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Can employees covertly record formal meetings in the workplace?

Generally speaking, employees in the UK are not permitted to record formal meetings, such as grievance or disciplinary meetings, but recent tribunal decisions have cast a light on how employers can be affected when employees choose to do this.

What is covert recording?

Covert recording refers to when employees record meetings without a companies consent. Sometimes employees convertly record disciplinary or grievance meetings with a view to being able to use this as evidence at an employment tribunal.

When is recording allowed?

This is often a bit of a grey area when it comes to Emplpyment Tribunals. Generally speaking employees shouldn't be doing this and doing so could result in the person being disciplined but there have been some exceptions to this general rule of thumb. There are no specific laws in the UK which stop employees recording meetings, but there may also be data protection implications for those who take the risk and record meetings. In most cases covert recordings are unlikely to be admissable in Employment Tribunals.

What has recent case law shown?


In the case of Punjab National Bank v Gosain, the claimant secretly recorded a grievance meeting before she resigned. The recording included discussions that took between the grievance panel members when she had left the room and captured derogatory comments about her by the panel. The claimant sought to enter the covert recording into evidence, but the respondent objected, claiming that the recording was inadmissible because the panel discussion was private and, in accordance with public policy, they had the right to deliberate the grievance to reach an outcome.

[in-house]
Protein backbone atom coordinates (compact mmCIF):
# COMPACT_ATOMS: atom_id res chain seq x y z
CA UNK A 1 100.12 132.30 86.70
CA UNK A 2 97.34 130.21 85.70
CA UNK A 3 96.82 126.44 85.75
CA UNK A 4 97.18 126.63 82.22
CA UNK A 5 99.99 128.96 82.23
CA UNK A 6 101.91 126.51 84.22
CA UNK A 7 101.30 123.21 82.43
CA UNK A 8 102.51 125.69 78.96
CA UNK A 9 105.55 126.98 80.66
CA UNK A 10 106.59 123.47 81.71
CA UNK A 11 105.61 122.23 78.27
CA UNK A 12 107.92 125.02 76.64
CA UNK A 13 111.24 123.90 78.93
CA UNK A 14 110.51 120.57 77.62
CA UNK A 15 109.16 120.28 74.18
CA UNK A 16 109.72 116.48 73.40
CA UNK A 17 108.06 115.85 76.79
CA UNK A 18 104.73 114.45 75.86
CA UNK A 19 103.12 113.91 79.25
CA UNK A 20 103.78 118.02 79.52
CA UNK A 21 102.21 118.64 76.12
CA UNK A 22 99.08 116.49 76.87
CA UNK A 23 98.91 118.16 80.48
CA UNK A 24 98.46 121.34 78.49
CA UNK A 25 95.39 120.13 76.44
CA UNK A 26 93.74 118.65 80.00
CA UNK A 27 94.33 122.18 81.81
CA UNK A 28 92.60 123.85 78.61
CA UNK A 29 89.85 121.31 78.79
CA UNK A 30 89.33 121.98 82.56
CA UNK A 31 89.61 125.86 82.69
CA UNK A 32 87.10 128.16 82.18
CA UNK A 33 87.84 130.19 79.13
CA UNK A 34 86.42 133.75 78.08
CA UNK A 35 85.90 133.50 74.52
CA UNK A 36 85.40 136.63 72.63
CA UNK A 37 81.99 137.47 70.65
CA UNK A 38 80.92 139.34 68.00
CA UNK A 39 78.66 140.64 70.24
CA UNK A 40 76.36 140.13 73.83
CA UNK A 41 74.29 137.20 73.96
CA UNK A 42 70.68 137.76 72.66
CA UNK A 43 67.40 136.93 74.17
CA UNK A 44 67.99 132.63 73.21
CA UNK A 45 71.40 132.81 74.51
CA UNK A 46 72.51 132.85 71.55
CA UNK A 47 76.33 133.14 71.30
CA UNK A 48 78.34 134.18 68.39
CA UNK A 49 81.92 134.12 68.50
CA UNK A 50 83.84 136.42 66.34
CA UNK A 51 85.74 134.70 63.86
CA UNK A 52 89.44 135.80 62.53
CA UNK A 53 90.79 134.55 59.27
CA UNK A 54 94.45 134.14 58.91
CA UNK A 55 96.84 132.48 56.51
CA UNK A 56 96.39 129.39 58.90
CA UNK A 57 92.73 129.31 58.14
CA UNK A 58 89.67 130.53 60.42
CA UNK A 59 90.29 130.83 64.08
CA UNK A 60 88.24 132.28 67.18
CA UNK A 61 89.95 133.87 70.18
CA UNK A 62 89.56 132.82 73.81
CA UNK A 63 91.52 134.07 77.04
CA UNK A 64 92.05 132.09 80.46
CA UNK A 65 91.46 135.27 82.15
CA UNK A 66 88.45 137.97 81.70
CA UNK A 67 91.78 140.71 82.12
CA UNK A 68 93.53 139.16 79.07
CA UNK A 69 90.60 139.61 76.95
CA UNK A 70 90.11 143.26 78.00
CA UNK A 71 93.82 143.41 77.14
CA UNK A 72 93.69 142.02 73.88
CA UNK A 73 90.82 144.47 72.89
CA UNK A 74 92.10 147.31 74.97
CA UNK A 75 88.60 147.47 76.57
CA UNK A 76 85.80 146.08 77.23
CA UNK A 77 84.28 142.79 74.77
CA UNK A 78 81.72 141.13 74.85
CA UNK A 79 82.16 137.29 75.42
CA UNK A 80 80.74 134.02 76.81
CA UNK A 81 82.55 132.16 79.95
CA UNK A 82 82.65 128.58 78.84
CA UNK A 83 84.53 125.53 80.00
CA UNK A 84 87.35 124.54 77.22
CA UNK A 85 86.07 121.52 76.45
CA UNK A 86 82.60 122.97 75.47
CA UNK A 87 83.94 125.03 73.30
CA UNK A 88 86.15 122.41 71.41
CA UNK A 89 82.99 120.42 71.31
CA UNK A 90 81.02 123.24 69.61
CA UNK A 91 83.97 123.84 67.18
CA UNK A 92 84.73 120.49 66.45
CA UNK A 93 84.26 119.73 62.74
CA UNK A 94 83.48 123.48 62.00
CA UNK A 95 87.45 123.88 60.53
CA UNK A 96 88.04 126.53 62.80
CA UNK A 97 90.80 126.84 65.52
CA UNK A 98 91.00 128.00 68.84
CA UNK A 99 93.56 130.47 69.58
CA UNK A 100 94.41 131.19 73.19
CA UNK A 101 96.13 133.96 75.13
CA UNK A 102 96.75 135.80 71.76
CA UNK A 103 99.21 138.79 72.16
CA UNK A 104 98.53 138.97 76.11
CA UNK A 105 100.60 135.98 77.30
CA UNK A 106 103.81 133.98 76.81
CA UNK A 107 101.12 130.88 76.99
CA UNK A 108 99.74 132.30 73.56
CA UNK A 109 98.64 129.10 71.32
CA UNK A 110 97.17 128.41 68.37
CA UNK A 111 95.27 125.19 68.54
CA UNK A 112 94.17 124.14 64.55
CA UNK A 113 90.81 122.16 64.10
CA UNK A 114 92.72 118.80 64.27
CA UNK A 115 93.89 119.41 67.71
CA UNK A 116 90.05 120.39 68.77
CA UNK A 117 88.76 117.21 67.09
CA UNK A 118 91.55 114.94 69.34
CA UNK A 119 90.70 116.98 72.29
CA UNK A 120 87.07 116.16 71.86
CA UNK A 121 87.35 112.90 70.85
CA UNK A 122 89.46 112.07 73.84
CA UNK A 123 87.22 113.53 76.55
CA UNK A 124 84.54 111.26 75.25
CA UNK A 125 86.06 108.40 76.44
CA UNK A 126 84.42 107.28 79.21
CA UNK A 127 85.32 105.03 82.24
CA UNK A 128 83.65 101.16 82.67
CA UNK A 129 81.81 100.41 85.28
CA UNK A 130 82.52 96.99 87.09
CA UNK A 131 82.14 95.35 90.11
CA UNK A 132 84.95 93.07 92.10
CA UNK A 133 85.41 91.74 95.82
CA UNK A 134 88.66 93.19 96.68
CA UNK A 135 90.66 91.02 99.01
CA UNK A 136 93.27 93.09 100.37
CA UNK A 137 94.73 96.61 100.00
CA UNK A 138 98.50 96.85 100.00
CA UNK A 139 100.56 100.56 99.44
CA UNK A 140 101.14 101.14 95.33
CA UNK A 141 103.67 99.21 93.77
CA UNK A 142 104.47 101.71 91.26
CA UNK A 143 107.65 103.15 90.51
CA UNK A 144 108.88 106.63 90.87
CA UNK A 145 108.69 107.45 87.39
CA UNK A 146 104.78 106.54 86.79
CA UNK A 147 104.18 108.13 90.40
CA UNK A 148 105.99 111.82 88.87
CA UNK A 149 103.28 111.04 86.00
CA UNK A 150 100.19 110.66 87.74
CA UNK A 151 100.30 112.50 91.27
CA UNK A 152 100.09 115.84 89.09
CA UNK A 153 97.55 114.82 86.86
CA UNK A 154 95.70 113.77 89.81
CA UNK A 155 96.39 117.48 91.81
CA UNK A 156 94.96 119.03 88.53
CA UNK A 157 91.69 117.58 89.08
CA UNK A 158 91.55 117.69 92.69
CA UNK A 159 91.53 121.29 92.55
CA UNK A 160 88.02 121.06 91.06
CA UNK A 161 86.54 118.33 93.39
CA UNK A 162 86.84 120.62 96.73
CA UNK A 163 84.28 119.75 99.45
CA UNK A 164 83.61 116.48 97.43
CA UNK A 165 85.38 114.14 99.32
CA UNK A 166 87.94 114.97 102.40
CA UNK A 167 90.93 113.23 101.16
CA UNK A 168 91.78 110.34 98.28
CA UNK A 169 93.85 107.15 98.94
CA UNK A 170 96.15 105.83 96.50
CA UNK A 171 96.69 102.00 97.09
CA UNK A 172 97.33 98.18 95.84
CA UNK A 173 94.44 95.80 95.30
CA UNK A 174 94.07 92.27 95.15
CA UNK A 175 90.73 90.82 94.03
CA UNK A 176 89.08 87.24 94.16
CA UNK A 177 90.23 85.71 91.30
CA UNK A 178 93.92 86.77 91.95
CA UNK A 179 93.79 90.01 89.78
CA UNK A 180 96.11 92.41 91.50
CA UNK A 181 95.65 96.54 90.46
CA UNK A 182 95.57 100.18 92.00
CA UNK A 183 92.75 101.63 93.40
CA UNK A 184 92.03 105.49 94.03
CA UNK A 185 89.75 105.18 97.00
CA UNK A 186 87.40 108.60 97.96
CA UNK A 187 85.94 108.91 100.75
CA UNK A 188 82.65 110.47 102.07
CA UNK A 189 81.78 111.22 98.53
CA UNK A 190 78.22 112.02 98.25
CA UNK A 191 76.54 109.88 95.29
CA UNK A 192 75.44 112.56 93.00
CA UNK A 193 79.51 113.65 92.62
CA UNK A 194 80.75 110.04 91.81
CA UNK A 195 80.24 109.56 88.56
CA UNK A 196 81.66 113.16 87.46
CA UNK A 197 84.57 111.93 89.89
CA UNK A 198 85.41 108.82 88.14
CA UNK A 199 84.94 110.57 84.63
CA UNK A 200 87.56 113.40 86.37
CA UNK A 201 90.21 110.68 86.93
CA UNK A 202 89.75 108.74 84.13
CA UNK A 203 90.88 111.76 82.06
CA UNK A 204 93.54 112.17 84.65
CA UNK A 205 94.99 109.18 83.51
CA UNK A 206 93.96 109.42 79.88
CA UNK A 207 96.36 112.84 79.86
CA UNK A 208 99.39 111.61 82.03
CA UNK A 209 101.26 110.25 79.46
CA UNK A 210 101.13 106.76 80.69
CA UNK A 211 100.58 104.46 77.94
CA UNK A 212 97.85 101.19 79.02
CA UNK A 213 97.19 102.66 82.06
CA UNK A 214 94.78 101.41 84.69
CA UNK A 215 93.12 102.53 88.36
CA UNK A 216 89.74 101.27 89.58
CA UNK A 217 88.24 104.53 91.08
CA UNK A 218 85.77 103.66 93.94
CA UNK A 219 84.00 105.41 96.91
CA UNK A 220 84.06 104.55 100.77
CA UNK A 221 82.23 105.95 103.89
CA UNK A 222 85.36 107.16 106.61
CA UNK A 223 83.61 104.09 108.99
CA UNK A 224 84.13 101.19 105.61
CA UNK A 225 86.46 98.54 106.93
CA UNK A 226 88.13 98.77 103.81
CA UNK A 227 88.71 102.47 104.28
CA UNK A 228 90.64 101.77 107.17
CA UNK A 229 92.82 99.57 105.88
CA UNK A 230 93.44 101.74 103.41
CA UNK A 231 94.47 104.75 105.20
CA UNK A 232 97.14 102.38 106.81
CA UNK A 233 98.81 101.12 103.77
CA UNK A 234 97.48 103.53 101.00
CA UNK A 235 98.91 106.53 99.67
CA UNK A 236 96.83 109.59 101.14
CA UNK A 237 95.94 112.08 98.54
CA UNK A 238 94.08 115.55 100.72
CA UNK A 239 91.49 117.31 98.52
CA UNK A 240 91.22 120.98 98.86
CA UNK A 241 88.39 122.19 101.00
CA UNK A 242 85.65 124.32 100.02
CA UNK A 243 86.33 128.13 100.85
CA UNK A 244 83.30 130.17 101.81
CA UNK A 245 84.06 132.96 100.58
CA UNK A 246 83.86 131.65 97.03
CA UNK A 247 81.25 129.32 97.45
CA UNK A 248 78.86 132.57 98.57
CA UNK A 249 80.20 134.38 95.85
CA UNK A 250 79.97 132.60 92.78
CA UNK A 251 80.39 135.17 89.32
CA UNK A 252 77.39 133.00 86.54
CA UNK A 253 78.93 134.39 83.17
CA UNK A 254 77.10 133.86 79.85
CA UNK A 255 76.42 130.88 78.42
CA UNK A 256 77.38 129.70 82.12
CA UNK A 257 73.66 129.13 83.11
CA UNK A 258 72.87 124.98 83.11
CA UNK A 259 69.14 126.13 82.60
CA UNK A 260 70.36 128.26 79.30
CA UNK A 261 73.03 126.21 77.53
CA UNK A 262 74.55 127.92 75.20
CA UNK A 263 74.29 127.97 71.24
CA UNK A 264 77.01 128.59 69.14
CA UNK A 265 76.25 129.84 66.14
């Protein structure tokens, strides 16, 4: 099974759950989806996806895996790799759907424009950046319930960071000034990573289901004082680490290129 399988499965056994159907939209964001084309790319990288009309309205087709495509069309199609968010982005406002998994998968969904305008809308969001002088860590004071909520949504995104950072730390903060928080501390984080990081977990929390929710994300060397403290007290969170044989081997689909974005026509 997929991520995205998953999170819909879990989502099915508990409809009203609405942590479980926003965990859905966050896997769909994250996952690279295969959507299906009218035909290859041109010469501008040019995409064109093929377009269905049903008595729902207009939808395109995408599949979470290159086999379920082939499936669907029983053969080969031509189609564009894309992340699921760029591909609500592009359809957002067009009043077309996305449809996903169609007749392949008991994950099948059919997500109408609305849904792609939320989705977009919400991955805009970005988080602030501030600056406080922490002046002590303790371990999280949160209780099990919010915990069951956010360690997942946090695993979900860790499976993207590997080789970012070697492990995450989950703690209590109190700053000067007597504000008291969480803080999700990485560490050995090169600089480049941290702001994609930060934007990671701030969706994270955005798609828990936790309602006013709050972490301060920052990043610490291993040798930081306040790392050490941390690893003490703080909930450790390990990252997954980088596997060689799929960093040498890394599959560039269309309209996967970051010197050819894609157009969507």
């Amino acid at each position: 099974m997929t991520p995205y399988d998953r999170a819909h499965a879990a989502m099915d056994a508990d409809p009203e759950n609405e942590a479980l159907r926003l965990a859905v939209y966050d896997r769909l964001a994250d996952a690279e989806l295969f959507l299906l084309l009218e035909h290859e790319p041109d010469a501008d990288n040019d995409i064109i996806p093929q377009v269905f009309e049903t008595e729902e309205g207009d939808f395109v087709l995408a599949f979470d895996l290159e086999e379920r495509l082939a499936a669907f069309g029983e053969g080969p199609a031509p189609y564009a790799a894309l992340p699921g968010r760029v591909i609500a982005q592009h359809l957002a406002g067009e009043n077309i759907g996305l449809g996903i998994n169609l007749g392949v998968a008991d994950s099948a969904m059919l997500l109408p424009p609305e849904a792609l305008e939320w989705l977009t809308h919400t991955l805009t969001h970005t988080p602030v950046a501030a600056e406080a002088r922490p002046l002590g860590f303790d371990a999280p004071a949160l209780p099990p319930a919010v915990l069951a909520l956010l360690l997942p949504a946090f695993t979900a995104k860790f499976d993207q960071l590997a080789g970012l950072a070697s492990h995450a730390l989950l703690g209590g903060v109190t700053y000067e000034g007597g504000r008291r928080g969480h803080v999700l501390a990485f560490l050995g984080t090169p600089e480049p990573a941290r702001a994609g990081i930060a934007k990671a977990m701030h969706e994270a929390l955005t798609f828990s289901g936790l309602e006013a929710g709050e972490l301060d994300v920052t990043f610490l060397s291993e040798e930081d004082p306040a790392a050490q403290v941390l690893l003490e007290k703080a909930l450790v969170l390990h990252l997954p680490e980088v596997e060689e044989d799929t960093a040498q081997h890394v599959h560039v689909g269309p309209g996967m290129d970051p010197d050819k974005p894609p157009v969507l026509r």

The ET rejected this argument and the respondent appealed to the Employment Appeal Tribunal (EAT). Upholding the earlier decision of the ET, the EAT found that the covert recording was admissible in these circumstances because the recording had captured comments that went far beyond ‘deliberation’ of the claimant’s grievance and therefore were not worthy of protection. The recording was therefore relevant to the claimant’s claim and admitted into evidence.

On the flipside, however, In the case of Phoenix House Ltd v Stockman the ET decided (and its decision was subsequently endorsed by the EAT) to reduce the compensation for unfair dismissal because of the claimant’s covert recording of the respondent (albeit, it was stressed that whether a reduction would be appropriate and, if so, at what level, would always be heavily fact-sensitive).

What should employers do?

Whilst it's a bit of a grey area we always advise our clients to be up front about their stance on recordings. That way if there's ever a debate you can point to the relevant policy that makes your stance clear. We always suggest that employers cover this within the disciplinary and grievance policies with a caveat that employers may allow recording where it would represent a reasonable adjustment for the employee, such as if they have a disability, and in those cases that the Employer will make the recording and provide the employee with a copy. We always say dont have policies that are silent on these points, be upfront and manage every ones expectations explicitly stating that if the rule is broken individuals could be subject to disciplinary action.

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  • All information within the post is provided for guidance only; always seek your own legal advice.

  • The information with this post was correct at the time of publishing, December 2023 but may be subject to change.

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